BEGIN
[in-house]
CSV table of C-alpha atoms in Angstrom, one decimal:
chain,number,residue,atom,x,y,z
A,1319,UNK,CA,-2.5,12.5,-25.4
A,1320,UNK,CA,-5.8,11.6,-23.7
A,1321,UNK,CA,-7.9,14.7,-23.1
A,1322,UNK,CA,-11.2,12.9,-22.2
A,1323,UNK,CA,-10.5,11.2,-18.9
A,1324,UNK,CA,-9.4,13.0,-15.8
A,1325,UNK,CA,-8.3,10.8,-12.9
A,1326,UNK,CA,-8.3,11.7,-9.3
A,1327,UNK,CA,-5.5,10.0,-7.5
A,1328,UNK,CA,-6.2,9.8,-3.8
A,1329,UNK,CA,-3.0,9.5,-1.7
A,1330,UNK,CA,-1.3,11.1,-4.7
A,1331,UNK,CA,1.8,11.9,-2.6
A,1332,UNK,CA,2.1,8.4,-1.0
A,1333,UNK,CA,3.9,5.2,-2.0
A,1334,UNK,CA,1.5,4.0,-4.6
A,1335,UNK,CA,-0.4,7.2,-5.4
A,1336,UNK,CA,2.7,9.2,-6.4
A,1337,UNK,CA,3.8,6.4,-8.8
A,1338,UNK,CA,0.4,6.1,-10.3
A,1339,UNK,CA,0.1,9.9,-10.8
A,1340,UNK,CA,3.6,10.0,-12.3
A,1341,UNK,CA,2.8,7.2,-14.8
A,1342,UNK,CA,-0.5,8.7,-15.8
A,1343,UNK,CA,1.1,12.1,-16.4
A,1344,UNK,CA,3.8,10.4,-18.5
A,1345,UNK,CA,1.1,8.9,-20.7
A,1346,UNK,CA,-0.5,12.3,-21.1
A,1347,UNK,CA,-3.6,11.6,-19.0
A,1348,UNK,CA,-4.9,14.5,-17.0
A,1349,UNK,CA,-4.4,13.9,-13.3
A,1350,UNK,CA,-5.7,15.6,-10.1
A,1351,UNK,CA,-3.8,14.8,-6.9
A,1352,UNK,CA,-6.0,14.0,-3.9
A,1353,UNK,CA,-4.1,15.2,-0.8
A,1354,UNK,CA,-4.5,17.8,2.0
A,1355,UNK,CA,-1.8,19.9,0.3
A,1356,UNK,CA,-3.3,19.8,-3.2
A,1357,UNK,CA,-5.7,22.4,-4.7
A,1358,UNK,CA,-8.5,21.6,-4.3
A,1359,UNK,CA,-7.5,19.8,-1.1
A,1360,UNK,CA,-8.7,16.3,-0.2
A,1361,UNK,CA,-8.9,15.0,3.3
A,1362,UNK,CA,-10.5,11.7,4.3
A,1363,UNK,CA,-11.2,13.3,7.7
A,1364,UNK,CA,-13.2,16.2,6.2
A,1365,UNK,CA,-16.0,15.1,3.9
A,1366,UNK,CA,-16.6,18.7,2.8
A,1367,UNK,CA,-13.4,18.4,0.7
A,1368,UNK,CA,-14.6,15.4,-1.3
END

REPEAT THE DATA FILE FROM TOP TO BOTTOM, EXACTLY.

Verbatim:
[in-house]
CSV table of C-alpha atoms in Angstrom, one decimal:
chain,number,residue,atom,x,y,z
A,1319,UNK,CA,-2.5,12.5,-25.4
A,1320,UNK,CA,-5.8,11.6,-23.7
A,1321,UNK,CA,-7.9,14.7,-23.1
A,1322,UNK,CA,-11.2,12.9,-22.2
A,1323,UNK,CA,-10.5,11.2,-18.9
A,1324,UNK,CA,-9.4,13.0,-15.8
A,1325,UNK,CA,-8.3,10.8,-12.9
A,1326,UNK,CA,-8.3,11.7,-9.3
A,1327,UNK,CA,-5.5,10.0,-7.5
A,1328,UNK,CA,-6.2,9.8,-3.8
A,1329,UNK,CA,-3.0,9.5,-1.7
A,1330,UNK,CA,-1.3,11.1,-4.7
A,1331,UNK,CA,1.8,11.9,-2.6
A,1332,UNK,CA,2.1,8.4,-1.0
A,1333,UNK,CA,3.9,5.2,-2.0
A,1334,UNK,CA,1.5,4.0,-4.6
A,1335,UNK,CA,-0.4,7.2,-5.4
A,1336,UNK,CA,2.7,9.2,-6.4
A,1337,UNK,CA,3.8,6.4,-8.8
A,1338,UNK,CA,0.4,6.1,-10.3
A,1339,UNK,CA,0.1,9.9,-10.8
A,1340,UNK,CA,3.6,10.0,-12.3
A,1341,UNK,CA,2.8,7.2,-14.8
A,1342,UNK,CA,-0.5,8.7,-15.8
A,1343,UNK,CA,1.1,12.1,-16.4
A,1344,UNK,CA,3.8,10.4,-18.5
A,1345,UNK,CA,1.1,8.9,-20.7
A,1346,UNK,CA,-0.5,12.3,-21.1
A,1347,UNK,CA,-3.6,11.6,-19.0
A,1348,UNK,CA,-4.9,14.5,-17.0
A,1349,UNK,CA,-4.4,13.9,-13.3
A,1350,UNK,CA,-5.7,15.6,-10.1
A,1351,UNK,CA,-3.8,14.8,-6.9
A,1352,UNK,CA,-6.0,14.0,-3.9
A,1353,UNK,CA,-4.1,15.2,-0.8
A,1354,UNK,CA,-4.5,17.8,2.0
A,1355,UNK,CA,-1.8,19.9,0.3
A,1356,UNK,CA,-3.3,19.8,-3.2
A,1357,UNK,CA,-5.7,22.4,-4.7
A,1358,UNK,CA,-8.5,21.6,-4.3
A,1359,UNK,CA,-7.5,19.8,-1.1
A,1360,UNK,CA,-8.7,16.3,-0.2
A,1361,UNK,CA,-8.9,15.0,3.3
A,1362,UNK,CA,-10.5,11.7,4.3
A,1363,UNK,CA,-11.2,13.3,7.7
A,1364,UNK,CA,-13.2,16.2,6.2
A,1365,UNK,CA,-16.0,15.1,3.9
A,1366,UNK,CA,-16.6,18.7,2.8
A,1367,UNK,CA,-13.4,18.4,0.7
A,1368,UNK,CA,-14.6,15.4,-1.3